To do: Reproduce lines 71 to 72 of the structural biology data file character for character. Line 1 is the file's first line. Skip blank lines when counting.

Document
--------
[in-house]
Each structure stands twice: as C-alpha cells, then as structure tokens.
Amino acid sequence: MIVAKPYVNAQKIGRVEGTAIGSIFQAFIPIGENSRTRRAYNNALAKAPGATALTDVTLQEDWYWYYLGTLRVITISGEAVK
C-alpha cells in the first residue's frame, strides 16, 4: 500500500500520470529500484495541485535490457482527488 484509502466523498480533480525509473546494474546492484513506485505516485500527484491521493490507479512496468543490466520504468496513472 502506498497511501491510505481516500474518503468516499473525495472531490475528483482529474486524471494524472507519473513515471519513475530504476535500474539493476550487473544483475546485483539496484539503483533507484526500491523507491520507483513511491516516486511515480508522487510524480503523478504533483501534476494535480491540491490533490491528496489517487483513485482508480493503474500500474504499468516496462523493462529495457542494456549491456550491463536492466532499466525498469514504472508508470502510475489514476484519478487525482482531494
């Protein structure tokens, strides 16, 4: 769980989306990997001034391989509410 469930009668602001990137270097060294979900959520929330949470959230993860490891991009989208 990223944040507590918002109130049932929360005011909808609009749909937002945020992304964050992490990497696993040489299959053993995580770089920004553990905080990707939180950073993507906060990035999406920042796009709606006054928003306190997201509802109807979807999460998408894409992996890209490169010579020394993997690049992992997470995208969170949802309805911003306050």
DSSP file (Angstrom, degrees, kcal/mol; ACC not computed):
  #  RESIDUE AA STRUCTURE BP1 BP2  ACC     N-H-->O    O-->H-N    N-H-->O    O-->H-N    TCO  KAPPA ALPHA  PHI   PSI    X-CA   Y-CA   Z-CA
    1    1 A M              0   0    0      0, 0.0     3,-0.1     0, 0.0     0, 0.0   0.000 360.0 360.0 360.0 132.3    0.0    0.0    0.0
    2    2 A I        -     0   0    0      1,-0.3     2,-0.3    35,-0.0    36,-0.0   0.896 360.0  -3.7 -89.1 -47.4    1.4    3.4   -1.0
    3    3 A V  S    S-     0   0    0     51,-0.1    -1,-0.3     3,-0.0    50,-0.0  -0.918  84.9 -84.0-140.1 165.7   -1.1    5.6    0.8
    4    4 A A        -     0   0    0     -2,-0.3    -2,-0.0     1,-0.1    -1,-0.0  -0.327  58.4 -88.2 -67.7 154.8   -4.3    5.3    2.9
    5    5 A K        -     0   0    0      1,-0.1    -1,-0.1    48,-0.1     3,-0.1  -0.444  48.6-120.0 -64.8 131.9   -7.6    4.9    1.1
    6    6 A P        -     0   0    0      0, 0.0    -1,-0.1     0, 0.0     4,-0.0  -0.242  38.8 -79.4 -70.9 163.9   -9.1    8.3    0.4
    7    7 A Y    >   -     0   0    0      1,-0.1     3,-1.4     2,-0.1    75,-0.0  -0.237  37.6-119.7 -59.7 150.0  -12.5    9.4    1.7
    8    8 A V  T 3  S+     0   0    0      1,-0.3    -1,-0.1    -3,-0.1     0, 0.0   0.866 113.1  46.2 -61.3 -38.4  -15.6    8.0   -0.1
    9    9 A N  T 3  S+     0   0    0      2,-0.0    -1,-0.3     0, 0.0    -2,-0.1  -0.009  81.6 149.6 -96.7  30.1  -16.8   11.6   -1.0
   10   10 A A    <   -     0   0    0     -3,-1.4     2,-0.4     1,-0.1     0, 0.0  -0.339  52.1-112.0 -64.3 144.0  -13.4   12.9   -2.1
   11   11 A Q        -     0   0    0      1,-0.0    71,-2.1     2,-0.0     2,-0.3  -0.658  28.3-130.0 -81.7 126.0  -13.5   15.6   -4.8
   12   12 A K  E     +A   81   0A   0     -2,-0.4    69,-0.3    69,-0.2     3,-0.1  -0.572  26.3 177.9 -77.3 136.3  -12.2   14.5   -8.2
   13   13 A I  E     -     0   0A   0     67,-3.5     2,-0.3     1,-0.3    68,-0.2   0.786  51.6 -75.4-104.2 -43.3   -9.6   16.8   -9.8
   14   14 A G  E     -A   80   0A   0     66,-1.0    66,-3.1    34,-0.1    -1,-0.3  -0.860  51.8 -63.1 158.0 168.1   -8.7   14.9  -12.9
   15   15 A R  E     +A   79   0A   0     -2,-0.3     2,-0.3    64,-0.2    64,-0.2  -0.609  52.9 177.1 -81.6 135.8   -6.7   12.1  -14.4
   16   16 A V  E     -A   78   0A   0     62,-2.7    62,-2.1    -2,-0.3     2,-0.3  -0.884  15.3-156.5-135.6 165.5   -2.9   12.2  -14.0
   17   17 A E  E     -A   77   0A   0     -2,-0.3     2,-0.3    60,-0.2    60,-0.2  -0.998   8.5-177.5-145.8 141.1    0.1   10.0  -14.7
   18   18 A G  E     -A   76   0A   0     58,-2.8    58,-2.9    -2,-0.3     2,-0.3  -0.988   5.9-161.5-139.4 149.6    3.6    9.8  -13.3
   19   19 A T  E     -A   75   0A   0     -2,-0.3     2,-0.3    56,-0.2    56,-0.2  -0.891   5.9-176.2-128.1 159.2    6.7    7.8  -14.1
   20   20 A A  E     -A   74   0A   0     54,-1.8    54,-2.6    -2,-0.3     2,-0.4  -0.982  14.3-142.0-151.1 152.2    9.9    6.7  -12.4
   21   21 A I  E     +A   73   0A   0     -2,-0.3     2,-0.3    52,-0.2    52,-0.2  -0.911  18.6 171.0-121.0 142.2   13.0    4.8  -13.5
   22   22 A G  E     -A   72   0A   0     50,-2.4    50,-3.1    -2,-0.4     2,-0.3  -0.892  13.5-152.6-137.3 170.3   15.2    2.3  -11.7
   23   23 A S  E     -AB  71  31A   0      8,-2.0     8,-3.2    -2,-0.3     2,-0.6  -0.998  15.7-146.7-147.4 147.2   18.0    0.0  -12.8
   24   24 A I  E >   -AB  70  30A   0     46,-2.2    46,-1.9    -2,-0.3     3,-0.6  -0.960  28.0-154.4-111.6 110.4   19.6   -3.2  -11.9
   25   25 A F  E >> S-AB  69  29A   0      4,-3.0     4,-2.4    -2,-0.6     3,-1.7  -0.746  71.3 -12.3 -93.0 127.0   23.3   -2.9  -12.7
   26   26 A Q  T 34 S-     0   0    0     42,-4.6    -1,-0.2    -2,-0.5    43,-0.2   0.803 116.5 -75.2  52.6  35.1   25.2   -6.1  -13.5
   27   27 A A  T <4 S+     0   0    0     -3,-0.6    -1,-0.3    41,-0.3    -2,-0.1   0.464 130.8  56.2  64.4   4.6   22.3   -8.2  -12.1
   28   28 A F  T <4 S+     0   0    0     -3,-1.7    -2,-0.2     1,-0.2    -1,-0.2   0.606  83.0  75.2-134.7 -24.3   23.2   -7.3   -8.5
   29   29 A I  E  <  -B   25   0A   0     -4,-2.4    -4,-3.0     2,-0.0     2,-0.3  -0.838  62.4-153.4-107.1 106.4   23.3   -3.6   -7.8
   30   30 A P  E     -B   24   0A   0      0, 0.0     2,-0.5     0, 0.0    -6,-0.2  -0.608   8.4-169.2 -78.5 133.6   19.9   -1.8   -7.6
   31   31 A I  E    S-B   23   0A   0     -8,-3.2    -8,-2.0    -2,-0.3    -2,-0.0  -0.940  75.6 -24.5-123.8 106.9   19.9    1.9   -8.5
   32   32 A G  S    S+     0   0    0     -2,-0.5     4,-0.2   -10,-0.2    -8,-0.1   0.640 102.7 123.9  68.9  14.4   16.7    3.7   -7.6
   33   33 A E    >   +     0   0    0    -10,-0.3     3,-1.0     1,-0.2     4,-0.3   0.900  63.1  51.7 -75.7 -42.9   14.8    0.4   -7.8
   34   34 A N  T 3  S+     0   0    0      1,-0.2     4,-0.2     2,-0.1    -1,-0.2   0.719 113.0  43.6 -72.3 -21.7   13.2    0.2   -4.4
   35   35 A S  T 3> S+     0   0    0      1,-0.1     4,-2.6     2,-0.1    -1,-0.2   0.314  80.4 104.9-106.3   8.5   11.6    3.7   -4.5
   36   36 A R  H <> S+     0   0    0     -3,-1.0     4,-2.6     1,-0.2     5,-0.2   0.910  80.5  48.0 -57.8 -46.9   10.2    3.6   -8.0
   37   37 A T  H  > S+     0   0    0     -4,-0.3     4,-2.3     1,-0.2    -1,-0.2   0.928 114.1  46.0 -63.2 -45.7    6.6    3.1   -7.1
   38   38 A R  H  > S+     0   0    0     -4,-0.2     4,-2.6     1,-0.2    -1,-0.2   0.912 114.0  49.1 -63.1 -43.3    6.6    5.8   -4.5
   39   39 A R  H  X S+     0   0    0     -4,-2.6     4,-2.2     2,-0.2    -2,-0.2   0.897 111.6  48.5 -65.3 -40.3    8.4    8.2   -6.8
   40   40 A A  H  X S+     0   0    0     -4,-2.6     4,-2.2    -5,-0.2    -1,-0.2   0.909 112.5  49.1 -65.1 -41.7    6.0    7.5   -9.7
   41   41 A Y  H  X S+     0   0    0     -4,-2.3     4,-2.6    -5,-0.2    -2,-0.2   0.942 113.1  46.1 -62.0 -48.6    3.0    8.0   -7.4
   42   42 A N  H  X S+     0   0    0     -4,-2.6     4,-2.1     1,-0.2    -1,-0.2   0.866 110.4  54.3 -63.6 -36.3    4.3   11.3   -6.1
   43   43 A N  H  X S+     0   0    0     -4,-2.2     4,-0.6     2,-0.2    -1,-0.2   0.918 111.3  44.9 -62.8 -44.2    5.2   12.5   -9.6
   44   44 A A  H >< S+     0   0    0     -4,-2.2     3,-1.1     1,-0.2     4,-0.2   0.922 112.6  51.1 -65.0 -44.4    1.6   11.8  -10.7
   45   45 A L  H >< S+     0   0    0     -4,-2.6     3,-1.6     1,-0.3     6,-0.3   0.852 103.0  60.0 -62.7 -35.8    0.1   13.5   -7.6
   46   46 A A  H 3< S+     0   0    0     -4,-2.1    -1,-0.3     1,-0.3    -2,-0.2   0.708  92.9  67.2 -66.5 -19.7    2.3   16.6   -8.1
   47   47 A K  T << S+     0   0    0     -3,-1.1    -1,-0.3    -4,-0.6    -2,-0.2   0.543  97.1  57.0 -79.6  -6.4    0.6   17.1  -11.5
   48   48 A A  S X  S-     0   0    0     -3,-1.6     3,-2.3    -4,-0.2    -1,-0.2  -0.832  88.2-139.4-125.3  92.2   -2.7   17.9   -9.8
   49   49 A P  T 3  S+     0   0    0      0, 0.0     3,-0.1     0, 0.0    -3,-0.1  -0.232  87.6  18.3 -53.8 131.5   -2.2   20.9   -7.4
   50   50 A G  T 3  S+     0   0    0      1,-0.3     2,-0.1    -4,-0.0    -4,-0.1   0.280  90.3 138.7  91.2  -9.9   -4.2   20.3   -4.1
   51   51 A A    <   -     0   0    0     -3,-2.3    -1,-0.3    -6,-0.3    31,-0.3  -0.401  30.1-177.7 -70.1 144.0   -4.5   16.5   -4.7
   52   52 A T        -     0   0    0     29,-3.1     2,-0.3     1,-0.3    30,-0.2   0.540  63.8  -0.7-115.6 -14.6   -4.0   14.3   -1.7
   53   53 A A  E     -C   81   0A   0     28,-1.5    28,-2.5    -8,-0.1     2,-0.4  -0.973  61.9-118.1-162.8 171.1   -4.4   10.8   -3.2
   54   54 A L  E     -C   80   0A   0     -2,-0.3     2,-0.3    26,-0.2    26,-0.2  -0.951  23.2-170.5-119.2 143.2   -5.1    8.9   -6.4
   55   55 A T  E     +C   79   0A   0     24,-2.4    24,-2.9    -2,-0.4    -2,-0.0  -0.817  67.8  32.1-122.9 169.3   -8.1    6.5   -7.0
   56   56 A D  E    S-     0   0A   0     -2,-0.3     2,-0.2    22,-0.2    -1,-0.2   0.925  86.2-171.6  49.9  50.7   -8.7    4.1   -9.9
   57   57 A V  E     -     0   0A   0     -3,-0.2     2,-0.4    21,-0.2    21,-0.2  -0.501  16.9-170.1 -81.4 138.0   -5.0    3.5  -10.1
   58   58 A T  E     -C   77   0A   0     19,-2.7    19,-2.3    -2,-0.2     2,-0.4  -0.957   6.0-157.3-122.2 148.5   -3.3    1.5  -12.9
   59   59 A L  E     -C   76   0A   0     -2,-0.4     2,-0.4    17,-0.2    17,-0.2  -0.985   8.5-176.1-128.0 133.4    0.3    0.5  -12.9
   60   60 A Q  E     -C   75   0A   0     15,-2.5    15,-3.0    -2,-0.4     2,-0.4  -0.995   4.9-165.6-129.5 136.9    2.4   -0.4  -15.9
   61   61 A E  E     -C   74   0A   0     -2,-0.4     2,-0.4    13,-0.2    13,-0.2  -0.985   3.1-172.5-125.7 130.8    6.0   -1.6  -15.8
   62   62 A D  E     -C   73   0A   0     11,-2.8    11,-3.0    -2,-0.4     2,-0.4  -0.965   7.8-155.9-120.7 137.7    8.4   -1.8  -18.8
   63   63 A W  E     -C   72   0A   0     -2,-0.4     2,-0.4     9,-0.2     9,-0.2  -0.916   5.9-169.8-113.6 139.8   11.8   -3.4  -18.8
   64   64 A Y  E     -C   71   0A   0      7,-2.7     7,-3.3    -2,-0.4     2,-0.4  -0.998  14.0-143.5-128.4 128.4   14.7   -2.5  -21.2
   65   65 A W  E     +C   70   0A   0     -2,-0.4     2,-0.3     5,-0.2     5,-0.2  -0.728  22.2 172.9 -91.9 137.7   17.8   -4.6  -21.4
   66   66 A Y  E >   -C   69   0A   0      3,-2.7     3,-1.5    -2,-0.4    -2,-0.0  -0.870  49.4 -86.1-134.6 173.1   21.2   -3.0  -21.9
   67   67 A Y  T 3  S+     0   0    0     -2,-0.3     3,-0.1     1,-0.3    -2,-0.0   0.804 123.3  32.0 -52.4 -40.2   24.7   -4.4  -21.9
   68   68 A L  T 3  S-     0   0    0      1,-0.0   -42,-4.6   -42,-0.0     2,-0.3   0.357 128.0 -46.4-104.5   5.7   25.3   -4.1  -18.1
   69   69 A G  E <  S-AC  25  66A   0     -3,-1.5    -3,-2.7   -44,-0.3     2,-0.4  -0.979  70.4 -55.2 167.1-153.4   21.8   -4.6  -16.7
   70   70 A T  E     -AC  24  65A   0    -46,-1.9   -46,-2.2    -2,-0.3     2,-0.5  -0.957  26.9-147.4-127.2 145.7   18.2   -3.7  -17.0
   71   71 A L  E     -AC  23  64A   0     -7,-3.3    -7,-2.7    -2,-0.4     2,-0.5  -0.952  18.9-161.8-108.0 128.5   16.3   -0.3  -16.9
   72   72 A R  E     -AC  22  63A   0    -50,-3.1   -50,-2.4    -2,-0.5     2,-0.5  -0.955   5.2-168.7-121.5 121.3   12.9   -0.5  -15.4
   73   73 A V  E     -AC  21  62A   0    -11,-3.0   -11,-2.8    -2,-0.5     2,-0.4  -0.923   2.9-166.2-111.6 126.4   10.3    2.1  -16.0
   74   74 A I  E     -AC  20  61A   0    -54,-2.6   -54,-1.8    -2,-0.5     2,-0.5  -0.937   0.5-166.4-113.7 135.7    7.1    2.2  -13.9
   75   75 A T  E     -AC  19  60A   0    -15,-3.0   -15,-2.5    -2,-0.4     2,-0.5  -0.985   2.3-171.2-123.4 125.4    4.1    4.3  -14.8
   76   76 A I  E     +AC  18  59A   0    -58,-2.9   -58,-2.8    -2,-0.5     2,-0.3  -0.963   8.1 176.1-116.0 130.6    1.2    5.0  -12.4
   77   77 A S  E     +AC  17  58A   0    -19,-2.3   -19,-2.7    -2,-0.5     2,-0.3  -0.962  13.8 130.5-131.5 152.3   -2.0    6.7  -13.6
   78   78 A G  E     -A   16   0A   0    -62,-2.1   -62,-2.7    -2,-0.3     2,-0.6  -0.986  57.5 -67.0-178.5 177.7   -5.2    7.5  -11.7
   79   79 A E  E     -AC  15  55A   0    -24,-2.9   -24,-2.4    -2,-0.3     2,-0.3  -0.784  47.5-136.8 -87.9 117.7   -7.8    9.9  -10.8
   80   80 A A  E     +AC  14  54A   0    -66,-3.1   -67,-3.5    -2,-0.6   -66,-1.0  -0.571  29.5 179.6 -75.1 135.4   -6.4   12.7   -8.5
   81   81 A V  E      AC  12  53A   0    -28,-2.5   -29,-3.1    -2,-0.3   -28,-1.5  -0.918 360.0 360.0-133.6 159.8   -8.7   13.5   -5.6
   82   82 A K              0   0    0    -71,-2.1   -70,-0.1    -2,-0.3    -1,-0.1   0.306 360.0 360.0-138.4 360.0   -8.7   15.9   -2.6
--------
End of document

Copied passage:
   64   64 A Y  E     -C   71   0A   0      7,-2.7     7,-3.3    -2,-0.4     2,-0.4  -0.998  14.0-143.5-128.4 128.4   14.7   -2.5  -21.2
   65   65 A W  E     +C   70   0A   0     -2,-0.4     2,-0.3     5,-0.2     5,-0.2  -0.728  22.2 172.9 -91.9 137.7   17.8   -4.6  -21.4